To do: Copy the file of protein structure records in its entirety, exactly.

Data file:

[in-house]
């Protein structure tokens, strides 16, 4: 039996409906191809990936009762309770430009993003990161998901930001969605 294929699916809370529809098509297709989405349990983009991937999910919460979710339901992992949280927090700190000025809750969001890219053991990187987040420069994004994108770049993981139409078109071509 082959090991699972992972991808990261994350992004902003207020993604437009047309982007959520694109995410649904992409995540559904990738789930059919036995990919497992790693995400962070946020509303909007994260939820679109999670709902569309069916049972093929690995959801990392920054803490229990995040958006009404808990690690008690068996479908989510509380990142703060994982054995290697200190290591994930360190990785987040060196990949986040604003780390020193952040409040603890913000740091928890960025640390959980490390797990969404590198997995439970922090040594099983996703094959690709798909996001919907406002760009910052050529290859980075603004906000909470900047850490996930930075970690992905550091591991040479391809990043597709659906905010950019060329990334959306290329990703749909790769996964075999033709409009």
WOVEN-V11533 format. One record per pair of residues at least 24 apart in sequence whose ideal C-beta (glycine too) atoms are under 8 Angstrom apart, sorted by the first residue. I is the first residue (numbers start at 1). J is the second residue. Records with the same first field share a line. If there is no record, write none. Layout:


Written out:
[in-house]
């Protein structure tokens, strides 16, 4: 039996409906191809990936009762309770430009993003990161998901930001969605 294929699916809370529809098509297709989405349990983009991937999910919460979710339901992992949280927090700190000025809750969001890219053991990187987040420069994004994108770049993981139409078109071509 082959090991699972992972991808990261994350992004902003207020993604437009047309982007959520694109995410649904992409995540559904990738789930059919036995990919497992790693995400962070946020509303909007994260939820679109999670709902569309069916049972093929690995959801990392920054803490229990995040958006009404808990690690008690068996479908989510509380990142703060994982054995290697200190290591994930360190990785987040060196990949986040604003780390020193952040409040603890913000740091928890960025640390959980490390797990969404590198997995439970922090040594099983996703094959690709798909996001919907406002760009910052050529290859980075603004906000909470900047850490996930930075970690992905550091591991040479391809990043597709659906905010950019060329990334959306290329990703749909790769996964075999033709409009």
WOVEN-V11533 format. One record per pair of residues at least 24 apart in sequence whose ideal C-beta (glycine too) atoms are under 8 Angstrom apart, sorted by the first residue. I is the first residue (numbers start at 1). J is the second residue. Records with the same first field share a line. If there is no record, write none. Layout: